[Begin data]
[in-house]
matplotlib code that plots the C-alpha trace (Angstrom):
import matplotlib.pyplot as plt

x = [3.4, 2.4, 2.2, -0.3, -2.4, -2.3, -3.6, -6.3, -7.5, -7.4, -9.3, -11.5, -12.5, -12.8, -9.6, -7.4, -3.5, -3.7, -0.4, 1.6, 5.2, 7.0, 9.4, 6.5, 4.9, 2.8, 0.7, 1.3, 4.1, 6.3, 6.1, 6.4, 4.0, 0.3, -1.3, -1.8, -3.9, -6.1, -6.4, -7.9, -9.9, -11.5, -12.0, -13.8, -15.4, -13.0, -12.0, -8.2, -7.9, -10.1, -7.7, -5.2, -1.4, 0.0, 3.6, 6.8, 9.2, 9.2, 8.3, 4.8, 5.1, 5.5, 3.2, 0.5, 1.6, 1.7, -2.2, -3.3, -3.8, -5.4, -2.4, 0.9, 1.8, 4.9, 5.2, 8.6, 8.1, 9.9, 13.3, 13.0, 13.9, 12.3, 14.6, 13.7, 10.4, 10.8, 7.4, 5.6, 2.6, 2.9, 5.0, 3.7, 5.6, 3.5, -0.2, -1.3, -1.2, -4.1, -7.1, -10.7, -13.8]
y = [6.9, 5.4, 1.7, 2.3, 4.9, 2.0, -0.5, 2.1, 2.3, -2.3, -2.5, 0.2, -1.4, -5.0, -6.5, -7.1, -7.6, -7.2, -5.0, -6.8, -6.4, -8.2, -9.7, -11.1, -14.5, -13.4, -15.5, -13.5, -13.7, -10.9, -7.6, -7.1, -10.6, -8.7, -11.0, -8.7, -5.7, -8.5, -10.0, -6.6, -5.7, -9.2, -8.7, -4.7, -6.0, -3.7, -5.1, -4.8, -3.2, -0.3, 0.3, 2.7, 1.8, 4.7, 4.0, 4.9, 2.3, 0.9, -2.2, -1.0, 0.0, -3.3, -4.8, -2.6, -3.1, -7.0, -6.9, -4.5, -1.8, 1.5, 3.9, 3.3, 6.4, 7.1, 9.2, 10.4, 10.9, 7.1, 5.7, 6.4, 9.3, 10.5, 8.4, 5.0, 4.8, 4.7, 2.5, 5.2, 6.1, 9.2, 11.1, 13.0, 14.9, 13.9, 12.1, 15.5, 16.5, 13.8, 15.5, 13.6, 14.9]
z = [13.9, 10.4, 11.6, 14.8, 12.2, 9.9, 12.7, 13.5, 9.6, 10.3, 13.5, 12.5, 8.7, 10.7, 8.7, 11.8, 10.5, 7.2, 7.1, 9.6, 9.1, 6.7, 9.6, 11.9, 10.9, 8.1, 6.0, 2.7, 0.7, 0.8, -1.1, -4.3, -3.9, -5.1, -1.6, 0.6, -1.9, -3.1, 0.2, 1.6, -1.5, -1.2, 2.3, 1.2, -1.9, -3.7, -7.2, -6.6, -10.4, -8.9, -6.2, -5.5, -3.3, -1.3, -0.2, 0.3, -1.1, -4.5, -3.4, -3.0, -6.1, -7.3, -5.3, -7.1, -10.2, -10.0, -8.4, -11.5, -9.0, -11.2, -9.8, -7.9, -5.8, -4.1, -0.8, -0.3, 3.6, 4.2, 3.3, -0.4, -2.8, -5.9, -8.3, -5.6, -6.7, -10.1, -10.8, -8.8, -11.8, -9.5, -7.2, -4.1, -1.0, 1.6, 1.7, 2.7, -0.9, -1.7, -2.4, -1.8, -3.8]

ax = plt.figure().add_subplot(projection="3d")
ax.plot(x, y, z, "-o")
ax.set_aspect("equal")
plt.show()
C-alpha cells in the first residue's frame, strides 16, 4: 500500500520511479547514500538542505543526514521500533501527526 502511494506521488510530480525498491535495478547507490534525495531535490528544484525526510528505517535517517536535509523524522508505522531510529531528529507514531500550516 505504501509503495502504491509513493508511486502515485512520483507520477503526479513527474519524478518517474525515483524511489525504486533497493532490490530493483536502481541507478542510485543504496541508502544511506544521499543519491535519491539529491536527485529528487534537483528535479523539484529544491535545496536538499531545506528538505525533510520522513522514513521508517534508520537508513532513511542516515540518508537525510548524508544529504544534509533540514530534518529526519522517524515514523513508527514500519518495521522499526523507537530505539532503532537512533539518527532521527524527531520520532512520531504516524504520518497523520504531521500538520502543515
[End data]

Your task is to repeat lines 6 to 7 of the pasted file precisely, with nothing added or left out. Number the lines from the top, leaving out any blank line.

z = [13.9, 10.4, 11.6, 14.8, 12.2, 9.9, 12.7, 13.5, 9.6, 10.3, 13.5, 12.5, 8.7, 10.7, 8.7, 11.8, 10.5, 7.2, 7.1, 9.6, 9.1, 6.7, 9.6, 11.9, 10.9, 8.1, 6.0, 2.7, 0.7, 0.8, -1.1, -4.3, -3.9, -5.1, -1.6, 0.6, -1.9, -3.1, 0.2, 1.6, -1.5, -1.2, 2.3, 1.2, -1.9, -3.7, -7.2, -6.6, -10.4, -8.9, -6.2, -5.5, -3.3, -1.3, -0.2, 0.3, -1.1, -4.5, -3.4, -3.0, -6.1, -7.3, -5.3, -7.1, -10.2, -10.0, -8.4, -11.5, -9.0, -11.2, -9.8, -7.9, -5.8, -4.1, -0.8, -0.3, 3.6, 4.2, 3.3, -0.4, -2.8, -5.9, -8.3, -5.6, -6.7, -10.1, -10.8, -8.8, -11.8, -9.5, -7.2, -4.1, -1.0, 1.6, 1.7, 2.7, -0.9, -1.7, -2.4, -1.8, -3.8]

ax = plt.figure().add_subplot(projection="3d")